Area Size (Linear feet) Wireless Fence Cost Average Installed Cost
1 Acre (Approx 850 feet) $200 – $325 $1,250
2 Acres (Approx 1,700 feet) $300 – $425 $2,600
3 Acres (Approx 2,550 feet) $400 – $525 $3,980
4 Acres (Approx 3,400 feet) $500- $625 $5,550
5 Acres (Approx 4,250 feet) $650 – $775 $9,150
10 Acres (Approx 8500 feet) $800 – $925 $16,650
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Permits, Inspection, Related Costs and Installation Time

Permits and Inspection Cost

  • $0 | No permit is required for an invisible dog fence
  • $0-$75 | The cost to mark underground utilities. Most underground fence wire isn’t installed deep enough to hit utilities. If you have concerns, call your utility company or 811 (in most areas) to determine whether utilities need to be marked, so that in-ground fence installation avoids them. The service is free in most areas.

Related Costs and Installation Time

Professionals use top-quality equipment with heavy-gauge wire to limit the risk of having to return to repair or replace anything. Invisible fence contractors charge you for the kit, extra accessories and the time estimated to install the system. The rate for installation ranges from $0.35 to $1.25 per linear foot of wire installed underground, the cost varying based on the shape of the perimeter and the types of obstacles encountered. Here are examples of installed invisible fence cost using professional-quality equipment:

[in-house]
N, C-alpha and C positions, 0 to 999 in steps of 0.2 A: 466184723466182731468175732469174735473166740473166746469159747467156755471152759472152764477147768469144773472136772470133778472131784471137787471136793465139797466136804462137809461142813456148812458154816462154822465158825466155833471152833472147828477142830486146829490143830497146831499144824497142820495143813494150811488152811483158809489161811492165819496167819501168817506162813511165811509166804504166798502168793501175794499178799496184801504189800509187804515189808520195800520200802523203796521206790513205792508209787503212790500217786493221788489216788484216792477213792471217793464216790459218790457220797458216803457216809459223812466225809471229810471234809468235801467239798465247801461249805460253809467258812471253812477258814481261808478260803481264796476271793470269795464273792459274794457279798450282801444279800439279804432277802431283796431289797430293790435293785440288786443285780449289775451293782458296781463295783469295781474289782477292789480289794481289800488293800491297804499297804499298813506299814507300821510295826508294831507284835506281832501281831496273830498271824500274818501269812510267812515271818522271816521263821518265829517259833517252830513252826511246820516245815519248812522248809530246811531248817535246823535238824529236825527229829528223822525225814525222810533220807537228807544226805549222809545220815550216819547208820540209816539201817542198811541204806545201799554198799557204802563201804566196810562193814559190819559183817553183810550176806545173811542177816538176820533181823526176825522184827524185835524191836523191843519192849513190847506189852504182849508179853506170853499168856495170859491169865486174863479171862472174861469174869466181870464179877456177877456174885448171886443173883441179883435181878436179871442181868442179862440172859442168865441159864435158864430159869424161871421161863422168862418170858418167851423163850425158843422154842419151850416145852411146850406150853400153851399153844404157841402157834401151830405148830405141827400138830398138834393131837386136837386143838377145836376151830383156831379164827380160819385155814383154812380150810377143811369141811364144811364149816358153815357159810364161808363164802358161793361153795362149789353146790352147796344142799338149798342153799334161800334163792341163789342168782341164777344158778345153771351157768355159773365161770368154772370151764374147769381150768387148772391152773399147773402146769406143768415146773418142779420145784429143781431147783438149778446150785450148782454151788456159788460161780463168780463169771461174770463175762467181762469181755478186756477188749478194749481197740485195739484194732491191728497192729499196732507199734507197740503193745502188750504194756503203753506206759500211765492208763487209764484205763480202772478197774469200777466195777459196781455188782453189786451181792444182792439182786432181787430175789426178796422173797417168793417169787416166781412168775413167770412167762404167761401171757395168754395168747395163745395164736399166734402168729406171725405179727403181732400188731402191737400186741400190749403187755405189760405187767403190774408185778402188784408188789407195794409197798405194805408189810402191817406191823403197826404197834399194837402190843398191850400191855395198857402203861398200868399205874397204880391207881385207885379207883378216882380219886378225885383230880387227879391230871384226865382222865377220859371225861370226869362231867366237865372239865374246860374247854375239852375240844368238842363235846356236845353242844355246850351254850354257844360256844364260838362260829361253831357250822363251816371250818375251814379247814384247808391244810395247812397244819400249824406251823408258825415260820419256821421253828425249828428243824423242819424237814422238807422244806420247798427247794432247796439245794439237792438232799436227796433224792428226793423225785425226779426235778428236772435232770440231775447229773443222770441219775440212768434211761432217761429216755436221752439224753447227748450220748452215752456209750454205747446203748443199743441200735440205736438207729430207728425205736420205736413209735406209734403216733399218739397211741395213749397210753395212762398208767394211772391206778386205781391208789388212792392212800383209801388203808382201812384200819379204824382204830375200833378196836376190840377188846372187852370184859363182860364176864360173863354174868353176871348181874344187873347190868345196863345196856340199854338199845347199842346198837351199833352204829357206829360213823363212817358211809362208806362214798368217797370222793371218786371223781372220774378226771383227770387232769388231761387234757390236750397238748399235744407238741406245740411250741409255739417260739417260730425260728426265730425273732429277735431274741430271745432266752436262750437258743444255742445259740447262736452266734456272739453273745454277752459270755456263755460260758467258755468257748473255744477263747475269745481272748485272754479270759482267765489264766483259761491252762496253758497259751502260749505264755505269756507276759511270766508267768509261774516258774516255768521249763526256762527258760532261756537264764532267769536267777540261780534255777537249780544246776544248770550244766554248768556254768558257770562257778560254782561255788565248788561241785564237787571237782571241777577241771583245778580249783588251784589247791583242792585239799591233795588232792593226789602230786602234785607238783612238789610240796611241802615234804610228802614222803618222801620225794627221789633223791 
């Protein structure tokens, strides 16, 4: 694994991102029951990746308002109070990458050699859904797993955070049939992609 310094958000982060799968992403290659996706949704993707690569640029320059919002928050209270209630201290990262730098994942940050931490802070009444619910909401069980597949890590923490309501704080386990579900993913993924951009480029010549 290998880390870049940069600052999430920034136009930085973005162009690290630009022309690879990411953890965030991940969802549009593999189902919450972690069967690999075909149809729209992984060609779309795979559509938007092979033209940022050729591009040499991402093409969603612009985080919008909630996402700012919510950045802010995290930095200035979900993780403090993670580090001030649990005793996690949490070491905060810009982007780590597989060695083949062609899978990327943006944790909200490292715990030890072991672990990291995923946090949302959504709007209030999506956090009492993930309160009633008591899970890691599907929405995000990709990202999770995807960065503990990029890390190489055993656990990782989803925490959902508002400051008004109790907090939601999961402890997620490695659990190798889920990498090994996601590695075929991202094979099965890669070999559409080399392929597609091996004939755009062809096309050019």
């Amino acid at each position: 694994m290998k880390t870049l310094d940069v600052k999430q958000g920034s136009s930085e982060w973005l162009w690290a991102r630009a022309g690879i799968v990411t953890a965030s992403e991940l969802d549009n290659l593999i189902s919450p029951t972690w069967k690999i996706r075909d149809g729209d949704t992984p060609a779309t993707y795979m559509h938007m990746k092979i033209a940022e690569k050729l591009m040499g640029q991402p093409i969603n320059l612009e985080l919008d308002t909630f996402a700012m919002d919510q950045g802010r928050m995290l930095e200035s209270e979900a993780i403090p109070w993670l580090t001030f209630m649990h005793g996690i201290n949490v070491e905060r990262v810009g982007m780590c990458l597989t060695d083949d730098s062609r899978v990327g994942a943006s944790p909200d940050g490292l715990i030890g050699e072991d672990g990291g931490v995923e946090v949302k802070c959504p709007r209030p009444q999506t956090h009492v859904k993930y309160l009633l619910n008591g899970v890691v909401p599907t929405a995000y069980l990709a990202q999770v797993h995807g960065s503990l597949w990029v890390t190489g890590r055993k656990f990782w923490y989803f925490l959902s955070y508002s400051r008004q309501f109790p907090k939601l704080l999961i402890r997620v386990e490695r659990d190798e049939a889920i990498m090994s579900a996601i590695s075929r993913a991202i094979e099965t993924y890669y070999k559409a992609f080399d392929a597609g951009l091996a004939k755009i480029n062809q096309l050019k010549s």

• $475 – $875 | System with 500 feet of wire (about .36 acres)
  • $600 – $1,250 | System with 850 feet of wire (1 acre)
  • $635 – $1,475 | System with 1,000 feet of wire (about 1.45 acres)

Estimate larger areas based on about $300 for the kit (transmitter with power cord, wire, one collar) with installation starting at $0.35/linear foot for rectangular perimeters in soft soils with no obstacles. The cost can be as high as $1.25/linear foot for installation with more than 4 corners or curved lines in dry clay or gravel and obstacles to work around.

Pro installation usually includes brief tutorials on how to use the system and how to train your dog or cat. How-to training videos can be viewed online too.

Invisible Fence Install Time Schedule

Here’s a look at the timeframe for having an invisible dog fence installed:

  • 1 day: Most invisible fence installations covering up to 1.5 acres plus owner/pet tutorials
  • 2 days: Complex smaller jobs and larger jobs covering up to 5 acres
  • 3 days or more: Large jobs with complex installation requirements
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DIY or Hire a Pro?


I’ve installed both buried wire and wireless dog fence systems over the years. In our current home we have a split rail fence, due to our location. Our wireless system worked OK for a single 20 pound dog, but when we got another, it couldn’t seem to handle it well. It may have been the age of the system as well. The wired, underground fence we had in another home was perfect and we rarely to never had any issues. Read here for Pros and Cons of each type.

  • Wireless is very easy to install. Plug it in, setup your perimeter and train your pet.
  • Buried wire is simple to install, but you’ll want to get a small trencher to make the project go smooth and quickly. It’s not required and you can dig by hand as well, but it takes quite a bit longer.
  • Basic wall mounting experience is needed to mount either system to a wall, and for the wired systems, you should have basic electric system understanding.
  • Training your pet is the most important step to avoid injuries or unnecessary shocks by either of the systems.